. . . . . . . . . . . . . . . . . .. . . . . . . where ImagInatIon comes to play

Thursday, August 21, 2008

Punctured

part xiii:
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The bike is registered to one Jane Marie Anderson, Harlow reported. Bike was registered in Sturgis, South Dakota. It’s where the girl hails from too. Well, woman. She’s twenty-nine.

Crier and Pontieff were leaning against a couple of desks at the Carter County district office. Helen walked in during Harlow’s elocution. Boys . . .

What have you got for us, Doc?

Well, I got word on the suspect’s possible name about an hour ago, and something about the name Anderson tugged hard at my memory. So I made a few calls, and sure enough, I had the right case in mind.

What case is that?
Crier pulled up his pant leg as he made himself more comfortable on the corner desk. Arms folded across his chest, he waited attentively for Helen to continue.

An unsolved one, from 1994. Two sisters abducted during the Sturgis motorcycle rally. Fifteen and nine. The older sister found her way home. The other one, Susie Anderson, was not so lucky.

Je-sus, Pontieff chimed in. The Sheriff had a soft spot for children. As a father and grandfather, he had trouble dealing with child crimes. After pausing a moment he asked, to no one in particular, what the girls had been doing in Sturgis in the first place.

It’s where they lived, Sheriff, Harlow said. The old man attended a rally there back in the Seventies, fell in love with a local, and he decided to settle down there, build them a home. She ran a diner, he bought some acreage not far away.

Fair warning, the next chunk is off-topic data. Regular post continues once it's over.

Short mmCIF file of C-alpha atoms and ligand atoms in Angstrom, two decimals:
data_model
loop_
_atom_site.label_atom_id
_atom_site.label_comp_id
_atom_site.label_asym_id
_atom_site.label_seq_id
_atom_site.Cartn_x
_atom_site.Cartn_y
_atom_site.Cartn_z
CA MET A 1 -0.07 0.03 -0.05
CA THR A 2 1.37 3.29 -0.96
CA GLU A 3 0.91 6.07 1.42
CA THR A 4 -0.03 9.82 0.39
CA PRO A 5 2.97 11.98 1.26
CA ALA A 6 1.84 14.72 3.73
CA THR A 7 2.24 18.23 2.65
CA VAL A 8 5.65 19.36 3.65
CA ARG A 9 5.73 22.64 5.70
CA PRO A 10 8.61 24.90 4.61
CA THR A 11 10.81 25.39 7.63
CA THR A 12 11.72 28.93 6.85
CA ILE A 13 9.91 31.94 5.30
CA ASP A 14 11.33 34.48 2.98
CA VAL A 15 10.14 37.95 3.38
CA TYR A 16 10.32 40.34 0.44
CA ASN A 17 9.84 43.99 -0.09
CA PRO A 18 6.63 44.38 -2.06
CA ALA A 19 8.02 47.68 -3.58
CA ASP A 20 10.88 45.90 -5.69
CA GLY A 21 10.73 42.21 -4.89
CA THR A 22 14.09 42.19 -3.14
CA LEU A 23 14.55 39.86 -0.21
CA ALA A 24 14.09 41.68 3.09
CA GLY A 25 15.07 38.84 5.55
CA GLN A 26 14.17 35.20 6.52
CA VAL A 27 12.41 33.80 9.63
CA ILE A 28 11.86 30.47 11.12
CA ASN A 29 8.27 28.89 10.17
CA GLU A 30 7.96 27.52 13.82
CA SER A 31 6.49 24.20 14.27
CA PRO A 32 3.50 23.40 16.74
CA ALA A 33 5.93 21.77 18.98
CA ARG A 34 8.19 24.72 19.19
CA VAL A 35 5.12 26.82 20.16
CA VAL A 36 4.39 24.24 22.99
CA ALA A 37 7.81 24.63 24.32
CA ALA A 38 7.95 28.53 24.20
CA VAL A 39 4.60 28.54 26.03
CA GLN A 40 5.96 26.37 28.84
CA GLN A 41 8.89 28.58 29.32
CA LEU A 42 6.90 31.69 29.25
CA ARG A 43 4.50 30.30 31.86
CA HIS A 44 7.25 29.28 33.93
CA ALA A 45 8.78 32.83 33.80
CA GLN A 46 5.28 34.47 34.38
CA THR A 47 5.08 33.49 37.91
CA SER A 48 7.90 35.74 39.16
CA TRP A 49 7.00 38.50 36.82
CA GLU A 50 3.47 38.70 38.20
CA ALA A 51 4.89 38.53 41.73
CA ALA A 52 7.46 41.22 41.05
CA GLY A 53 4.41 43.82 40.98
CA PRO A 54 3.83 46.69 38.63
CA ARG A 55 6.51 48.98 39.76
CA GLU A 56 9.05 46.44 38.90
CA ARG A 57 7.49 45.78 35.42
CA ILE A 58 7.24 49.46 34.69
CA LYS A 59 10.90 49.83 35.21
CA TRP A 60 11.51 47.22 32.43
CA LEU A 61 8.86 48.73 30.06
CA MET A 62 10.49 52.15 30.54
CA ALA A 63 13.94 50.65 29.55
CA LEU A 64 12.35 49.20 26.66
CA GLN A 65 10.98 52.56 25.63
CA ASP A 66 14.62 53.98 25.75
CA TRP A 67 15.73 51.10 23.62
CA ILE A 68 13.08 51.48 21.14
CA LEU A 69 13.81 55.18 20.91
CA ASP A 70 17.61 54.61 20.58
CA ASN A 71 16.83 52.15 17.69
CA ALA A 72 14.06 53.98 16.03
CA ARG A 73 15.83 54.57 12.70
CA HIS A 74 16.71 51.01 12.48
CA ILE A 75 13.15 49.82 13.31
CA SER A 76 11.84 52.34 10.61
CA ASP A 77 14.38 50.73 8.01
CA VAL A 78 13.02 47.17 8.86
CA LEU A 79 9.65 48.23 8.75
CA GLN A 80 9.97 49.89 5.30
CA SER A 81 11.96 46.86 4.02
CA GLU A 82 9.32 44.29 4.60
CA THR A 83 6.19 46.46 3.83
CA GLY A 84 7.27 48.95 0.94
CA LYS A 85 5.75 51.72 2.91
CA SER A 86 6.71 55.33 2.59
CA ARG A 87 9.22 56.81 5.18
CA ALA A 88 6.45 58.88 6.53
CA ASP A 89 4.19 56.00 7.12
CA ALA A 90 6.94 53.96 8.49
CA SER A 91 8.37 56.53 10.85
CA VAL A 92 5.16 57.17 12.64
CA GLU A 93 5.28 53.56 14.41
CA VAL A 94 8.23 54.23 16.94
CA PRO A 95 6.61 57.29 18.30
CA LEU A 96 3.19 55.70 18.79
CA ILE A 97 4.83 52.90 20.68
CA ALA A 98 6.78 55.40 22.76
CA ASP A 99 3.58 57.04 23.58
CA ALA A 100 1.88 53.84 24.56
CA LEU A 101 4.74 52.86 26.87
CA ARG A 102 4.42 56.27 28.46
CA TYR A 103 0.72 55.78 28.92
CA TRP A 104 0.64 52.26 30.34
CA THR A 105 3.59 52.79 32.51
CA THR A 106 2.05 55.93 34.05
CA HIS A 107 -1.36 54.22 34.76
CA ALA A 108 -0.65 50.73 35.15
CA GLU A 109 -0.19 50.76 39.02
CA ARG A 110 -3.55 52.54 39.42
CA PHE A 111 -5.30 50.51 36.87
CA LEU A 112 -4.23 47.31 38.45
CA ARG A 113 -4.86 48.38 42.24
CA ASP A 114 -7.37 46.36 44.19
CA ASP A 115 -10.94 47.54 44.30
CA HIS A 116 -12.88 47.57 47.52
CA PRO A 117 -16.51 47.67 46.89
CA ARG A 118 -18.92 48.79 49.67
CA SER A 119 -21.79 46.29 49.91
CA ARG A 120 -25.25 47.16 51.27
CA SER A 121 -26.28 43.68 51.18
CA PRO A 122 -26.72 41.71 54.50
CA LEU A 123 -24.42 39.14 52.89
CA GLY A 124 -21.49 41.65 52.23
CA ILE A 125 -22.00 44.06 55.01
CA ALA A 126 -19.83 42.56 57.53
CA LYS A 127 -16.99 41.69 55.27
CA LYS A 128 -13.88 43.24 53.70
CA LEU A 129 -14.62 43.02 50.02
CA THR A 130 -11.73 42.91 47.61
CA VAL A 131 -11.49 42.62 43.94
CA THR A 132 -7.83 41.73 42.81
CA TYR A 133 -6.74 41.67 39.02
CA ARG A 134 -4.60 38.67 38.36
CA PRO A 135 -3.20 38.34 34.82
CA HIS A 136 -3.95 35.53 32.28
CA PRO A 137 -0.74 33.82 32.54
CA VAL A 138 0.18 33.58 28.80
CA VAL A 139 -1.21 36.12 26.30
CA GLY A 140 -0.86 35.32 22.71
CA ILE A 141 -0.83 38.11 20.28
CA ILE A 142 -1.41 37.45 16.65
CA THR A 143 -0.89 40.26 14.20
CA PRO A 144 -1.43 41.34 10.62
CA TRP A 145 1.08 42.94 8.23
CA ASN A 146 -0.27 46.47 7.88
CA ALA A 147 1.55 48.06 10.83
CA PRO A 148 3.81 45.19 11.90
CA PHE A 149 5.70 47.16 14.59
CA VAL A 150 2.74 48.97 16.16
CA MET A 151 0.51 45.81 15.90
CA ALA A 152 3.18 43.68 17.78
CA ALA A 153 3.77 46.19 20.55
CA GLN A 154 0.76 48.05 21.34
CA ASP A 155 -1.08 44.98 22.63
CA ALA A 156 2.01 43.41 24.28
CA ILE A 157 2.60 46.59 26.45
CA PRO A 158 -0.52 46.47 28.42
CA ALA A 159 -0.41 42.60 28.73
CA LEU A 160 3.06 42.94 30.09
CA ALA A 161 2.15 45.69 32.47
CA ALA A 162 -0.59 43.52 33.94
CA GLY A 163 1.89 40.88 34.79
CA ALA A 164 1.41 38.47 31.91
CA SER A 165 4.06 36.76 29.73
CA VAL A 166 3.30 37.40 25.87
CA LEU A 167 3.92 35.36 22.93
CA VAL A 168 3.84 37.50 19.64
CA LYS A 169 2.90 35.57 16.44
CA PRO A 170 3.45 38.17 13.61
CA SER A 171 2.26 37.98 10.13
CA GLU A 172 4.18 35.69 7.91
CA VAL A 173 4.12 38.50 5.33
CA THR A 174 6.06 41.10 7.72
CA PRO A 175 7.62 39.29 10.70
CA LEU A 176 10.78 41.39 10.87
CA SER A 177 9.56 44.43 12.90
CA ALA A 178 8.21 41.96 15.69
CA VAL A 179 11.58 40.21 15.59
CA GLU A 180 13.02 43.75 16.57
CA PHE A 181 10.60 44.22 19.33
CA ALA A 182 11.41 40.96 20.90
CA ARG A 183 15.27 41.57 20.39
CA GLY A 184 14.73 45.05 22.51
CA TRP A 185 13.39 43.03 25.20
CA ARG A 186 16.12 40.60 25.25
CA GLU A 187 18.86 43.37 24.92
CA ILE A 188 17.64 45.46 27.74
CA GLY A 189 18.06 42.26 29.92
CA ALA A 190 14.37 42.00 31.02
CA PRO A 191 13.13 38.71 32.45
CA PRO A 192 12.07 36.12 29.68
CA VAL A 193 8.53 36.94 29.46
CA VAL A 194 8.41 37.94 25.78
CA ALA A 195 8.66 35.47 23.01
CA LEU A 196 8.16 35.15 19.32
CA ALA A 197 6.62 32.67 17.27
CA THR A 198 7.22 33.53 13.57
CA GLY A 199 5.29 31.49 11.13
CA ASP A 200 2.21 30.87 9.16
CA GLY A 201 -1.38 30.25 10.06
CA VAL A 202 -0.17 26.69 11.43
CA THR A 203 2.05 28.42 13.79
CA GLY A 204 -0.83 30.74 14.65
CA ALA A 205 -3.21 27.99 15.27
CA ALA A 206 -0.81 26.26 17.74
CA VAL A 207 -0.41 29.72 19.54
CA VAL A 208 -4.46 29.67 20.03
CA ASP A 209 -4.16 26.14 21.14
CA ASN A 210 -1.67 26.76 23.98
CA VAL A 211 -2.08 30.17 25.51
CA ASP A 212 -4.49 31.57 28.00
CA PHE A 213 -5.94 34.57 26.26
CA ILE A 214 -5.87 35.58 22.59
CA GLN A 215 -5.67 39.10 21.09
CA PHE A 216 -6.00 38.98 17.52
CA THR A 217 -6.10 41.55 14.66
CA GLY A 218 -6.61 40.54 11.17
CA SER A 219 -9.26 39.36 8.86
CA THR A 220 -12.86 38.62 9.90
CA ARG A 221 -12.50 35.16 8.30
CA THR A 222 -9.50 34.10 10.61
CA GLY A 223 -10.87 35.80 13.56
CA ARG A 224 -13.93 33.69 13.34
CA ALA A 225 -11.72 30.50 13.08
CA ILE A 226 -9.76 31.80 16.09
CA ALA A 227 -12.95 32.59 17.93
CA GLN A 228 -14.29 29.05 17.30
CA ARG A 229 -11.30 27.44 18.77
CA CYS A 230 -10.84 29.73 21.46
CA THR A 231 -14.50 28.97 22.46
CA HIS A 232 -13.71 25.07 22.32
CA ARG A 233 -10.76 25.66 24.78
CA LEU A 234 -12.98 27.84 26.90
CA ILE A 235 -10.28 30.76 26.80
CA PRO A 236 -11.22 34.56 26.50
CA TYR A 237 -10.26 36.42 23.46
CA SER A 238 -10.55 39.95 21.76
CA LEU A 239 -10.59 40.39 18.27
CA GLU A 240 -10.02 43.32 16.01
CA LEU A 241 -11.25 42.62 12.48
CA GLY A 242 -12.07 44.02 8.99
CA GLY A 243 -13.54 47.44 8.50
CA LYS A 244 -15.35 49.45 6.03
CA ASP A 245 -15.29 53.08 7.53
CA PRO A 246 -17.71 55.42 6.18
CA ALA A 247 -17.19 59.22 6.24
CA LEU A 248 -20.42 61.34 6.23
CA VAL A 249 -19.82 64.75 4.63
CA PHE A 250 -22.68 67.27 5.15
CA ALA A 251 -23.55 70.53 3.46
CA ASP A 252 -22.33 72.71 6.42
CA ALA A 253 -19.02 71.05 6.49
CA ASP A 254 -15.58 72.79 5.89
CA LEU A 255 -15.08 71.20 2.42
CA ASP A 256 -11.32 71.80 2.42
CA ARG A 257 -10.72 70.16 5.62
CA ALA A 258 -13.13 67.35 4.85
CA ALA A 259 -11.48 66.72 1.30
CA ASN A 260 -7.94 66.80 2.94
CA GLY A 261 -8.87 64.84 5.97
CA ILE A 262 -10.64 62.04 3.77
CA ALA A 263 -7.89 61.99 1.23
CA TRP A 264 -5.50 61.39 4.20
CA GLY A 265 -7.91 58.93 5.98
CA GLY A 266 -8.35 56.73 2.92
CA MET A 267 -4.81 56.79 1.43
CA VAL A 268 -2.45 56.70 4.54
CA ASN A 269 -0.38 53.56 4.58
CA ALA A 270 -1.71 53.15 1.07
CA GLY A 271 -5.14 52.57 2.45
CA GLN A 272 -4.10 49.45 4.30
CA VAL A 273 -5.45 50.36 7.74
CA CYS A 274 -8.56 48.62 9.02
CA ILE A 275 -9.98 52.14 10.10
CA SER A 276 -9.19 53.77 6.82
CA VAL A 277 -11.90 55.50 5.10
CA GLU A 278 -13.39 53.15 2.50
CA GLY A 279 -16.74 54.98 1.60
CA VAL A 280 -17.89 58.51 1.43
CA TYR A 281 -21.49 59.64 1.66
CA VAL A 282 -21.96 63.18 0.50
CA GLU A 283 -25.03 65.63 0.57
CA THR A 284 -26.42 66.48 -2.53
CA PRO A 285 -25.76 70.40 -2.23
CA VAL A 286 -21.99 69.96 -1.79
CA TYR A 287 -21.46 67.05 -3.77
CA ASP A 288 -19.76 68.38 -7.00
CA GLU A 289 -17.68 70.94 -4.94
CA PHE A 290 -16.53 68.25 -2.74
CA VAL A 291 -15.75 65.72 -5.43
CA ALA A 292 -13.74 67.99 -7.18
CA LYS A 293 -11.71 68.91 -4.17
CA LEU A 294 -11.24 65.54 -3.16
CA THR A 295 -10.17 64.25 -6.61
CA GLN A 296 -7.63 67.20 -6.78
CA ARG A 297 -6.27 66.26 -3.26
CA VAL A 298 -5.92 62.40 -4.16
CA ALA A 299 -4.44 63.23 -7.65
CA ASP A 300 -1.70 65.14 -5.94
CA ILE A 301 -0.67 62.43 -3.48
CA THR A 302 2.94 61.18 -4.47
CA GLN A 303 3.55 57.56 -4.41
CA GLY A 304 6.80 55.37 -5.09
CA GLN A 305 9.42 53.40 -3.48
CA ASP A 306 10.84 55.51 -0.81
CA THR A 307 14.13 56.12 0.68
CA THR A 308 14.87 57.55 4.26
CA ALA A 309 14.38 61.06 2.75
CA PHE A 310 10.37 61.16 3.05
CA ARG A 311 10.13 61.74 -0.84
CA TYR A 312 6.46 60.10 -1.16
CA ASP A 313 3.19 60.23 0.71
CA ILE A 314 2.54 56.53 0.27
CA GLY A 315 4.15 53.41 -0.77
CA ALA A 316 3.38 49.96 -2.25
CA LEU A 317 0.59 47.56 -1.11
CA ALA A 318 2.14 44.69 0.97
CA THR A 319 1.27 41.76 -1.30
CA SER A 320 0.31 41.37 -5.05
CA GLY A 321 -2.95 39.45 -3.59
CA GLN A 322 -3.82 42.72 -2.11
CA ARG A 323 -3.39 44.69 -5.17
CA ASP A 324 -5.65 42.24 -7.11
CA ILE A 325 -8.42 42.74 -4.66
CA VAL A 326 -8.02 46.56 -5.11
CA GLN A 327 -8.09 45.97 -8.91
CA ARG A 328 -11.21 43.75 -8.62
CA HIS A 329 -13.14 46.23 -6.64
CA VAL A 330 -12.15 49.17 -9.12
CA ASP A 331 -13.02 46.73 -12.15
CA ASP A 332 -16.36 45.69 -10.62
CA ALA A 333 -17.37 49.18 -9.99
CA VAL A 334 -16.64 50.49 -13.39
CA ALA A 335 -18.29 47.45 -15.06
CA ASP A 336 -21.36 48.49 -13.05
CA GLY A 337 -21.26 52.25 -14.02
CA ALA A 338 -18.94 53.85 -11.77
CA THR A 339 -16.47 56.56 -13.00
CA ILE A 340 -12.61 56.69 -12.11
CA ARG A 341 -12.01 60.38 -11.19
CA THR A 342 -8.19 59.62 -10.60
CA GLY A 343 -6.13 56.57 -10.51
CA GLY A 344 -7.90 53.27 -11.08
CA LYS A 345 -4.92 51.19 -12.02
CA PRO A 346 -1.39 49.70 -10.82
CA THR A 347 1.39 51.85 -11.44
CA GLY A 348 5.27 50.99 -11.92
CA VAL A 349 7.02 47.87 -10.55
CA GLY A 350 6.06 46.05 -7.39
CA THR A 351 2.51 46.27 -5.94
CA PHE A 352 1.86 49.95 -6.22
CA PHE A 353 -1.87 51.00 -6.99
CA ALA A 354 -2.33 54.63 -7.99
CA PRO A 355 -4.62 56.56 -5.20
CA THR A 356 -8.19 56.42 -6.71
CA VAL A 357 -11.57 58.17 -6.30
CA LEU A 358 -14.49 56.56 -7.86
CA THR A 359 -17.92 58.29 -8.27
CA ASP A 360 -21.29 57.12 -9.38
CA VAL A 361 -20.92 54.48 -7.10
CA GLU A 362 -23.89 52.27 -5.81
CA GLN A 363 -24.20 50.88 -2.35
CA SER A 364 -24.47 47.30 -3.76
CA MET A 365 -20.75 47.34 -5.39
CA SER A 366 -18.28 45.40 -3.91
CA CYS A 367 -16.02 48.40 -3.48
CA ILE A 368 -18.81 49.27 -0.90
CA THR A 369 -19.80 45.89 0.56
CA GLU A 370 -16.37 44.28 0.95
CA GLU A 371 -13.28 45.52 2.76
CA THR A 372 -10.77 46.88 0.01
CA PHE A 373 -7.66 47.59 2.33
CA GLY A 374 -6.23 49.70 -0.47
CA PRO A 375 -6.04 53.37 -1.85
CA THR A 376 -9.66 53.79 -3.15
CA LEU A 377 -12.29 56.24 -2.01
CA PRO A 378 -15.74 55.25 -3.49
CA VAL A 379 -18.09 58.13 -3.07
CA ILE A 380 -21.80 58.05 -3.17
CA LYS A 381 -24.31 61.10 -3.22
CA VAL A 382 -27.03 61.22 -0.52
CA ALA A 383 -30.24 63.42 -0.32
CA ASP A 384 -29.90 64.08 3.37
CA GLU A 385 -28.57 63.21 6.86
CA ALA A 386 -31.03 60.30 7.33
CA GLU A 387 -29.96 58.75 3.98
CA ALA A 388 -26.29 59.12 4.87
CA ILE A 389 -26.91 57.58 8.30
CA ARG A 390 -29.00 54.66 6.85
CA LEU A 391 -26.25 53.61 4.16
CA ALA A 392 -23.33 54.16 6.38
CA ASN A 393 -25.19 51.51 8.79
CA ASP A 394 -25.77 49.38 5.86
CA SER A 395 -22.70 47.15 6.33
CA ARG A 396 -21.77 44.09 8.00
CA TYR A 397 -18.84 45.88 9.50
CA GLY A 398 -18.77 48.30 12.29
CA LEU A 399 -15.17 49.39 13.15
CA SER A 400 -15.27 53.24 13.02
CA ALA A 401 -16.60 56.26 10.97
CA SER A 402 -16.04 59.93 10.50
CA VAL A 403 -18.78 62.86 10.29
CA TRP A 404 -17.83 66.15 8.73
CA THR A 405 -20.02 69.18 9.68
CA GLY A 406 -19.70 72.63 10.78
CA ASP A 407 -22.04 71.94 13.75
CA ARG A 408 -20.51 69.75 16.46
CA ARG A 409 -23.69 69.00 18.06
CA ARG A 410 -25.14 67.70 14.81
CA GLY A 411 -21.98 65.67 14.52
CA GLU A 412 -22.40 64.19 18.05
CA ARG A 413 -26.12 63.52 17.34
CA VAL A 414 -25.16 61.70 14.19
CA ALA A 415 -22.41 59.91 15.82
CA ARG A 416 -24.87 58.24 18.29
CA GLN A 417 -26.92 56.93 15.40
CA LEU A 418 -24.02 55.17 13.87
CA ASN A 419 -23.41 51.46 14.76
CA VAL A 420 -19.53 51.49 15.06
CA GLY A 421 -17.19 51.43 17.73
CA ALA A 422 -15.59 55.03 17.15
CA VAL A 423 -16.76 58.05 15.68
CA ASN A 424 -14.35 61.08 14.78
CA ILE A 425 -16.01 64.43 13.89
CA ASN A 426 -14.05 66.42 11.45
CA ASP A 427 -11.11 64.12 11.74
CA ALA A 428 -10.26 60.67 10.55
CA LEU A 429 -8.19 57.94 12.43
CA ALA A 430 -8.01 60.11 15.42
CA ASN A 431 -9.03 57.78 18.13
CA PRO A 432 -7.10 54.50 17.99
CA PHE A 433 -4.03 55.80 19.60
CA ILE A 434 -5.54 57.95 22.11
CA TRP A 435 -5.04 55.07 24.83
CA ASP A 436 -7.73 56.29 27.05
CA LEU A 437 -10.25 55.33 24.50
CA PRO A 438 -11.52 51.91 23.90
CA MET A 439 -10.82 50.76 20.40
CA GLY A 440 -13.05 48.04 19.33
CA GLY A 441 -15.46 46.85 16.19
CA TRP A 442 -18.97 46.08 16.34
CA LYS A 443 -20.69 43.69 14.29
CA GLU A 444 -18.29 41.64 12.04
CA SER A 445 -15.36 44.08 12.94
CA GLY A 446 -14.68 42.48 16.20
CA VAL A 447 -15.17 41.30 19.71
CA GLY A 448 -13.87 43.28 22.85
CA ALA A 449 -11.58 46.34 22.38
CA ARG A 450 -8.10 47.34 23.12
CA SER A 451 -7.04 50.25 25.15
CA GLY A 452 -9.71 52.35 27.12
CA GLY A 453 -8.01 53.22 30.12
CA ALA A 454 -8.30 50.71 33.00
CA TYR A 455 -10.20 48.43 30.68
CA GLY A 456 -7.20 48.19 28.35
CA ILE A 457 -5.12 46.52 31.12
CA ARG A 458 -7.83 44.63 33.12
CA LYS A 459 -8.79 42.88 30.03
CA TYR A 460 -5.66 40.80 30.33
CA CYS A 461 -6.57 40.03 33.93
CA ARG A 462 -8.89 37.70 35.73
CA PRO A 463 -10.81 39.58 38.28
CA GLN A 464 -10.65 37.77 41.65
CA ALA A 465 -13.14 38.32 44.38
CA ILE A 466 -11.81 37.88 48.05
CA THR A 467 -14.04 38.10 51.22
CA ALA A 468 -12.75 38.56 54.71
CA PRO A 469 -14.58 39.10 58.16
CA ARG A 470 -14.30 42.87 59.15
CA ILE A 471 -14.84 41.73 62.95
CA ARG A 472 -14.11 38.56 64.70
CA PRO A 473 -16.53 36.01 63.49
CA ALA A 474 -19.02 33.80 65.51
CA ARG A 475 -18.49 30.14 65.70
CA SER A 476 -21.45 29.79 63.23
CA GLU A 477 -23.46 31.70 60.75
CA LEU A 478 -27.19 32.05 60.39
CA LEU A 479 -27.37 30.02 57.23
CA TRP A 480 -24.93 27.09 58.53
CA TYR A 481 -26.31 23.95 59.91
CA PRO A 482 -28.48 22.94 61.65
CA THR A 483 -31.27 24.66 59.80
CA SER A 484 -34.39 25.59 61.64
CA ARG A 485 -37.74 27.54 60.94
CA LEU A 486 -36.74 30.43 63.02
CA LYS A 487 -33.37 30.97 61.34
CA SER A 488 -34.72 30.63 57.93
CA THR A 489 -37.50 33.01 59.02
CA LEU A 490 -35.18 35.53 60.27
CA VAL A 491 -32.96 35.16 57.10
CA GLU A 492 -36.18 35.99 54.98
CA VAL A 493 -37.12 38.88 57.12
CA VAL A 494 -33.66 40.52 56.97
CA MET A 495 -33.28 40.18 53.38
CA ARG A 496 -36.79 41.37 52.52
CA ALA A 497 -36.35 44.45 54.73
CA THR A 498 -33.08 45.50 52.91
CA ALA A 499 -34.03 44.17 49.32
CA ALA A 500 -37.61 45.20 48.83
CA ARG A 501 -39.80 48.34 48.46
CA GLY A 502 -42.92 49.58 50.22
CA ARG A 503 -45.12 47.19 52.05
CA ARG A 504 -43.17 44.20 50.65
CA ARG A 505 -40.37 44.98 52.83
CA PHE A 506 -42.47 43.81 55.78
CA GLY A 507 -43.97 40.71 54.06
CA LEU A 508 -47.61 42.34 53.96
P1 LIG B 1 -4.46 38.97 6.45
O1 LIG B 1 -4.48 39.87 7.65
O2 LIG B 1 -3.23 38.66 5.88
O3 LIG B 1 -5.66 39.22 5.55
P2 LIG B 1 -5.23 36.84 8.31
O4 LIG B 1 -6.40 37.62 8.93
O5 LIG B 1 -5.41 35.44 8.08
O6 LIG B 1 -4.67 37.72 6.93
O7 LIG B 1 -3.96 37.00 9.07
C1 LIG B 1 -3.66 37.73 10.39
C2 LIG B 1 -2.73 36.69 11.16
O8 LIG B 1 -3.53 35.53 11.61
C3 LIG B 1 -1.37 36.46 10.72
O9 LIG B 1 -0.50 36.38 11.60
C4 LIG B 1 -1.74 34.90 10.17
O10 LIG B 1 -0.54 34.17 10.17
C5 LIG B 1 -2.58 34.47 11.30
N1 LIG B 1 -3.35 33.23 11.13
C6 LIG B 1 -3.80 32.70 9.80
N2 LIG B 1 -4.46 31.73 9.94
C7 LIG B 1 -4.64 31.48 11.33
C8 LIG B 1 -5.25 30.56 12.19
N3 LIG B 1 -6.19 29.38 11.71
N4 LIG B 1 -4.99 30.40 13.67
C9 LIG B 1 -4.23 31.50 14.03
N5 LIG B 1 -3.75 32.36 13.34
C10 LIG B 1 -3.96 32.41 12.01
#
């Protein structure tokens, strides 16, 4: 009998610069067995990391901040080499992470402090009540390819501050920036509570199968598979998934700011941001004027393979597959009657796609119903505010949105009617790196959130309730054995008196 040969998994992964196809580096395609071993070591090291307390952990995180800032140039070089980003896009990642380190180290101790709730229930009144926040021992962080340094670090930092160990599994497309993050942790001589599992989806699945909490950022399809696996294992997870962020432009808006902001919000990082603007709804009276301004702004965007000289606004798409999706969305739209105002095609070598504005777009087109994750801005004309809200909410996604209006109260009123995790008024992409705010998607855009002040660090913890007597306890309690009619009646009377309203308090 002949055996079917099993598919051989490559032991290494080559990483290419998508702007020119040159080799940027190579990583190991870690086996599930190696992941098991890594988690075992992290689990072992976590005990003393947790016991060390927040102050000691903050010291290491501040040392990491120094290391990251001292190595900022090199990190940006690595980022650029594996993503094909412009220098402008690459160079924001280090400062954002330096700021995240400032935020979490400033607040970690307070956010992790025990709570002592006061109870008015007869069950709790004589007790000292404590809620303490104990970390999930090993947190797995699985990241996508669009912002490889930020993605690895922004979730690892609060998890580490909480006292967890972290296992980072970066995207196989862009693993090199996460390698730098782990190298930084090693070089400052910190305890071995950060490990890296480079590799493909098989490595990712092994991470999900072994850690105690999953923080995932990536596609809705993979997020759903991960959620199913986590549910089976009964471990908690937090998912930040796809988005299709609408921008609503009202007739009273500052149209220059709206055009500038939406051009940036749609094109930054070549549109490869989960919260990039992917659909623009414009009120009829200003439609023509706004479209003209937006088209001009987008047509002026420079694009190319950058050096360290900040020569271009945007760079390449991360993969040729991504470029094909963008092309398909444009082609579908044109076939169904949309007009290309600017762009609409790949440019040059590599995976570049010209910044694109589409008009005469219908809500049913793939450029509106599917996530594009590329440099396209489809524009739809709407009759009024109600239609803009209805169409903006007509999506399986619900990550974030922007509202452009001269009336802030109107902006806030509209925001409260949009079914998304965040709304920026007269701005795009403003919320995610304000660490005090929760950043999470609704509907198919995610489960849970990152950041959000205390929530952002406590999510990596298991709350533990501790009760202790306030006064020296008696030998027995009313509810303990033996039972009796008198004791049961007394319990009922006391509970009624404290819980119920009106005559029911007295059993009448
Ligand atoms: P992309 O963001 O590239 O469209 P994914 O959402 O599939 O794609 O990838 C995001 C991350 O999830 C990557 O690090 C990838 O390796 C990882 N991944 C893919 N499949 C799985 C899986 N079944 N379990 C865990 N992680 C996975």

Happy family from what I recall. But the father . . . the ordeal proved too much for him. Died six months after losing his baby girl.

Sad. Harlow was listening to Doc Helen and added what he could to the story. Mrs Anderson’s sister came to live with her and Jane. Rudy’s diner is a family affair. Even Jane works there.

Okay, okay. Crier intervened then, feeling impatient and a bit helpless. It was time to get some control back over the case in his charge. So what did fourteen year old Jane say upon her return? And why couldn’t they catch the bastard who did this?

Nothing. She said nothing. She couldn’t remember her escape and no one could get her to talk about what happened when she just re-appeared on the family doorstep thirteen days after her abduction. Susie was found, dumped in the desert. Dupuis was the coroner in charge . . . a friend of mine. The body was ravaged by then, but it was clear she had been raped, sodomized, and tortured.

And Jane?

Raped, definitely. Very likely tortured. But like I said, she wouldn’t – or couldn’t – act as her own witness. It left for a lot of unanswered questions.

So what are we saying, here? She came across her abductor and killed him, right? Explains why the man on the slab at the morgue is missing a couple testicles . . . but –

But if that’s true,
Pontieff continued for Crier, why in Christ’s name do we have a second abduction on our hands?

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